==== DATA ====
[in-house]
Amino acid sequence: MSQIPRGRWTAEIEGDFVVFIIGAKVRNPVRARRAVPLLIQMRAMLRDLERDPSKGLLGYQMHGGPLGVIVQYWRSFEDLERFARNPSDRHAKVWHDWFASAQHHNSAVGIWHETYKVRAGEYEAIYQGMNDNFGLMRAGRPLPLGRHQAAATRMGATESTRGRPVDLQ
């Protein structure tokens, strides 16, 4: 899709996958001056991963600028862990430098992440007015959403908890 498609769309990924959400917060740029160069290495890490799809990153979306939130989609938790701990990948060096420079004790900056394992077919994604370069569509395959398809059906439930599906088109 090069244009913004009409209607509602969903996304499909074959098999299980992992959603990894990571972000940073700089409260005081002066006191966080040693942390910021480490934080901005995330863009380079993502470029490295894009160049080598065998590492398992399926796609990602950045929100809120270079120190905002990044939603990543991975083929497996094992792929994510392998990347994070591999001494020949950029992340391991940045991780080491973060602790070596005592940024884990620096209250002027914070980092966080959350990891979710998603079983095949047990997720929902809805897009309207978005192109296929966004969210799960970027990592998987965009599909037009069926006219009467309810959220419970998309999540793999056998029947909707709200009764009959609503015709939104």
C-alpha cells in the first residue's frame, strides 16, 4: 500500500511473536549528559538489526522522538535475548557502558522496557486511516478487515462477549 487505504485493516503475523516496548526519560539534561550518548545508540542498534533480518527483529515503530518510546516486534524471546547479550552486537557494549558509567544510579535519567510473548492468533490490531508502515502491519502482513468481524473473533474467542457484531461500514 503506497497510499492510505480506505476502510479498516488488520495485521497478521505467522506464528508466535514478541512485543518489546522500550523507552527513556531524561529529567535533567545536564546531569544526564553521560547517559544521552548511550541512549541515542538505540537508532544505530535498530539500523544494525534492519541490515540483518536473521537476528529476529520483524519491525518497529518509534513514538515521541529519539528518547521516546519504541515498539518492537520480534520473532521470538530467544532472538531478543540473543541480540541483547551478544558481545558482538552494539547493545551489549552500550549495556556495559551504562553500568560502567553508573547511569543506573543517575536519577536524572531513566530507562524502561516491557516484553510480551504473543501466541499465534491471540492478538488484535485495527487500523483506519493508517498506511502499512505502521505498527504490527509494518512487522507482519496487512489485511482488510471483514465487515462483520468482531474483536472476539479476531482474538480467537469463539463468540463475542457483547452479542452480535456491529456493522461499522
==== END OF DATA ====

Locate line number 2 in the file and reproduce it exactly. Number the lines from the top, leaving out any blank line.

Amino acid sequence: MSQIPRGRWTAEIEGDFVVFIIGAKVRNPVRARRAVPLLIQMRAMLRDLERDPSKGLLGYQMHGGPLGVIVQYWRSFEDLERFARNPSDRHAKVWHDWFASAQHHNSAVGIWHETYKVRAGEYEAIYQGMNDNFGLMRAGRPLPLGRHQAAATRMGATESTRGRPVDLQ